Kids might love having Alexa around to help with homework, set the alarm clock or tell them the weather – but what are the effects of these “smart” voice assistants on child development?
It’s likely that voice assistants such as Microsoft’s Cortana, Google Home and Amazon’s Alexa will soon become a staple of family life, but their impact on the way children are socialized is still unclear.
According to the Washington Post, some children who often use voice assistants become more rude, because they get acclimated to removing social niceties such as “please” and “thank you” from their speech.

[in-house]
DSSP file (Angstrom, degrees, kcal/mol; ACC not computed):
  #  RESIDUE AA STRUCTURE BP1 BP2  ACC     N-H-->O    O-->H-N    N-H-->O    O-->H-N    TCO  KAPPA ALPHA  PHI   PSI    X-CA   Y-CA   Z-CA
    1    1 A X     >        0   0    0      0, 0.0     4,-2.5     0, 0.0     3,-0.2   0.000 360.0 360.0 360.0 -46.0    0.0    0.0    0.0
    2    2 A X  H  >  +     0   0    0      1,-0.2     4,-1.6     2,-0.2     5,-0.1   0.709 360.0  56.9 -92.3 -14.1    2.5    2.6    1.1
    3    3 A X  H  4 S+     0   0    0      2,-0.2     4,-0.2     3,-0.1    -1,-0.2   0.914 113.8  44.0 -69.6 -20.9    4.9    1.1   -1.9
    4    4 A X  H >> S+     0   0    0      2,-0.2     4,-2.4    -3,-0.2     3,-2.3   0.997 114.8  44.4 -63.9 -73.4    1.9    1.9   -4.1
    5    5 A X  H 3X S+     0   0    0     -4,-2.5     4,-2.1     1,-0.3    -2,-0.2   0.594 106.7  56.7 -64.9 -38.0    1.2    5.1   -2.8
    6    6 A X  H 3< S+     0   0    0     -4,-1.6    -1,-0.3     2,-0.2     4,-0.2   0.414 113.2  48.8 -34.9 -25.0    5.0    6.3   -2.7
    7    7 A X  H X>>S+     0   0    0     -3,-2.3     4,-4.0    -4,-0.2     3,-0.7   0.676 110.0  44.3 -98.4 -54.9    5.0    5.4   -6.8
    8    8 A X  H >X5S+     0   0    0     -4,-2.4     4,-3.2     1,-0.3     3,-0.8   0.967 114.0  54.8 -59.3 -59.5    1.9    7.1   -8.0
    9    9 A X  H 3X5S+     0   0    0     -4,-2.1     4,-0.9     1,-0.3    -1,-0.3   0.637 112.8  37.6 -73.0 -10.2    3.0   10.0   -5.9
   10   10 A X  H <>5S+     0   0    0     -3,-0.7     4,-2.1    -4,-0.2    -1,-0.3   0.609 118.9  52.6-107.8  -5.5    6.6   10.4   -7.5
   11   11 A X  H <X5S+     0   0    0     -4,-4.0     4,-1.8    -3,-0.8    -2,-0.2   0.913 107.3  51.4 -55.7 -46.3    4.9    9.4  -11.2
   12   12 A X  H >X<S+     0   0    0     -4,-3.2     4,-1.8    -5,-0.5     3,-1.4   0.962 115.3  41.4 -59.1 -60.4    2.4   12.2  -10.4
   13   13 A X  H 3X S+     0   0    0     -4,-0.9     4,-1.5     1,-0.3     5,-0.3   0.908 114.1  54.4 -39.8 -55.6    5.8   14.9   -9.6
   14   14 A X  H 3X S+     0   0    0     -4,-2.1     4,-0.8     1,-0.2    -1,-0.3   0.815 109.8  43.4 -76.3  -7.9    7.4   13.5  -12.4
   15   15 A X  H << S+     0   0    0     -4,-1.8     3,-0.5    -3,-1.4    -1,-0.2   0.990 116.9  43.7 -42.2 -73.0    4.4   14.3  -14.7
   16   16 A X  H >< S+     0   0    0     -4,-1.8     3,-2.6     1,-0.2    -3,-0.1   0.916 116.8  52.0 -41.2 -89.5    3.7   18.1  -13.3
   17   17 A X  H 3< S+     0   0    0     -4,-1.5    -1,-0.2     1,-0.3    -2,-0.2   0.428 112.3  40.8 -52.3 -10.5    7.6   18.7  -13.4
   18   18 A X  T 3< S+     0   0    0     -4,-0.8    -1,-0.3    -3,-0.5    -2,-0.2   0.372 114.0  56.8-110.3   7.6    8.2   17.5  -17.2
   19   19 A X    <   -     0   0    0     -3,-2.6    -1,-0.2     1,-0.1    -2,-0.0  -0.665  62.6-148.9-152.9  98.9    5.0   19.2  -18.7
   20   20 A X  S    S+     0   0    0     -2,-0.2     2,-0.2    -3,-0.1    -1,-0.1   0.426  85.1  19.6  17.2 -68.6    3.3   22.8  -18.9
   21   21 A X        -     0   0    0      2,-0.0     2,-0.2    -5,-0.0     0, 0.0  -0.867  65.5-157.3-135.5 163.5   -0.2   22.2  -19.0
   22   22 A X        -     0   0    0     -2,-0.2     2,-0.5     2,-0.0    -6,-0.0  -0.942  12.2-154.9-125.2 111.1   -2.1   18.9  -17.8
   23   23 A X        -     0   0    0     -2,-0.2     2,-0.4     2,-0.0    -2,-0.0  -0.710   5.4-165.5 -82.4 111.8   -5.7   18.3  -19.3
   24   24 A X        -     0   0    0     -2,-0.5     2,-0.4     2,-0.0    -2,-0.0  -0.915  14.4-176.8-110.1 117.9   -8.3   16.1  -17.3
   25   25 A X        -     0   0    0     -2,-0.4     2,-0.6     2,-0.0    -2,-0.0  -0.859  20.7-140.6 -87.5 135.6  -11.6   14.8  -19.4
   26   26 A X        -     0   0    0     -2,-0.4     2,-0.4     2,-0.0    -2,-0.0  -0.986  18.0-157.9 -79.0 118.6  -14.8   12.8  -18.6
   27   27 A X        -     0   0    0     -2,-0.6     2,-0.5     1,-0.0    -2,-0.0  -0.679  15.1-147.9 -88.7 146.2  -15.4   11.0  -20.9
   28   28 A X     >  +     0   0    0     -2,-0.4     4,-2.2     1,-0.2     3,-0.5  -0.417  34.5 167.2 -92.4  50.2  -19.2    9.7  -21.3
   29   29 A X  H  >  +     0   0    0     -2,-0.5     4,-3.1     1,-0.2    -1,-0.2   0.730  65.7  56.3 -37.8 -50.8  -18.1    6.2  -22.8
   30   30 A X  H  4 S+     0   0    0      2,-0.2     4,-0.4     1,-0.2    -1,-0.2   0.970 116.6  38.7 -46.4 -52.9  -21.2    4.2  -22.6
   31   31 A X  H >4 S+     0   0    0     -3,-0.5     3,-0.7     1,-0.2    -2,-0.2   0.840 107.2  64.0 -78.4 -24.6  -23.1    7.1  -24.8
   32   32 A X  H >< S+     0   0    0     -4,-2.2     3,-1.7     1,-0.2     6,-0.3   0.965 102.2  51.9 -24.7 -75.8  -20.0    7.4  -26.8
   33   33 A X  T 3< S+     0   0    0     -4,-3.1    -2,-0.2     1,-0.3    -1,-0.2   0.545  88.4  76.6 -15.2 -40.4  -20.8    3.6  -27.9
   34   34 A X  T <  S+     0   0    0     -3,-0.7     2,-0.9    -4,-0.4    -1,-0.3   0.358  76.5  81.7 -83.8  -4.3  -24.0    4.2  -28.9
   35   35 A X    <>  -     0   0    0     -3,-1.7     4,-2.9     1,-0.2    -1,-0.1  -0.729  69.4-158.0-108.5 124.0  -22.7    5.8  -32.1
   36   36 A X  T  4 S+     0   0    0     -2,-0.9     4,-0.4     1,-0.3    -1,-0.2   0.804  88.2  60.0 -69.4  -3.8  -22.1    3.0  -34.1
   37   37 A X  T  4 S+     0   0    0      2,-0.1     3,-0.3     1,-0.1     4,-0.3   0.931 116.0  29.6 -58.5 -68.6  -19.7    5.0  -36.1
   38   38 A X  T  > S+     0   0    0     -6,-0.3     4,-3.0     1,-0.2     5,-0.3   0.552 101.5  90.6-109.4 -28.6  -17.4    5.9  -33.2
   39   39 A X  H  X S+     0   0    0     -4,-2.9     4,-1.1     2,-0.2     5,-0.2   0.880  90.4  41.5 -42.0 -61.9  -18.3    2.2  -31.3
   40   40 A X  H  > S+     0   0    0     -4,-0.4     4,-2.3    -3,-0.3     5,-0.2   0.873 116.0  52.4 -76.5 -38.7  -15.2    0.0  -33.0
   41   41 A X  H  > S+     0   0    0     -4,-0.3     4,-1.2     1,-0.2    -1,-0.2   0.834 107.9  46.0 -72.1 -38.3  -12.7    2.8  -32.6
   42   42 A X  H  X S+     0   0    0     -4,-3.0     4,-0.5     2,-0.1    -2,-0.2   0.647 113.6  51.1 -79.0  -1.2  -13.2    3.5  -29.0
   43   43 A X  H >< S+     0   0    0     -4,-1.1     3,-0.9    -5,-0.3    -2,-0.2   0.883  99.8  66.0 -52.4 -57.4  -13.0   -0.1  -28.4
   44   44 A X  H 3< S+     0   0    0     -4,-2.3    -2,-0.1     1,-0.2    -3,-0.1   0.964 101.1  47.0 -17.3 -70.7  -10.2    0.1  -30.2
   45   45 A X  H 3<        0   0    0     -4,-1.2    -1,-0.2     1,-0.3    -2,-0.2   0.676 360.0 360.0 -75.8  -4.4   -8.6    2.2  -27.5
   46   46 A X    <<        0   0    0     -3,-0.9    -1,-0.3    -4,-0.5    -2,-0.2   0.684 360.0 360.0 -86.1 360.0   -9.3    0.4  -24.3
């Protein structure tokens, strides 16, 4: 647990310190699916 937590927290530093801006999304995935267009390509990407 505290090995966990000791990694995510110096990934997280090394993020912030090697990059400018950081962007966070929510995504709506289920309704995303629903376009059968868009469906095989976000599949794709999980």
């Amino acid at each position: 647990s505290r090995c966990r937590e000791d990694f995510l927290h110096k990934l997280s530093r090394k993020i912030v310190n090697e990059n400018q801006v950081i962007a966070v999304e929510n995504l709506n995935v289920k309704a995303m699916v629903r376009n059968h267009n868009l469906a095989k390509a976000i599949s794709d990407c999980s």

That’s something toy maker Mattel is looking to address with Aristotle, a home baby monitor similar to the Echo that can play games with kids, read aloud from children’s books, and, yes, require that kids say “please” when asking questions to help instill manners.
If you’re a parent who owns a voice assistant, how does it affect your children? What are the negatives? The positives? What child-friendly functionality would you want to see in a smart voice assistant?
Sandra Calvert, professor of psychology at Georgetown University and director of the Children’s Digital Media Center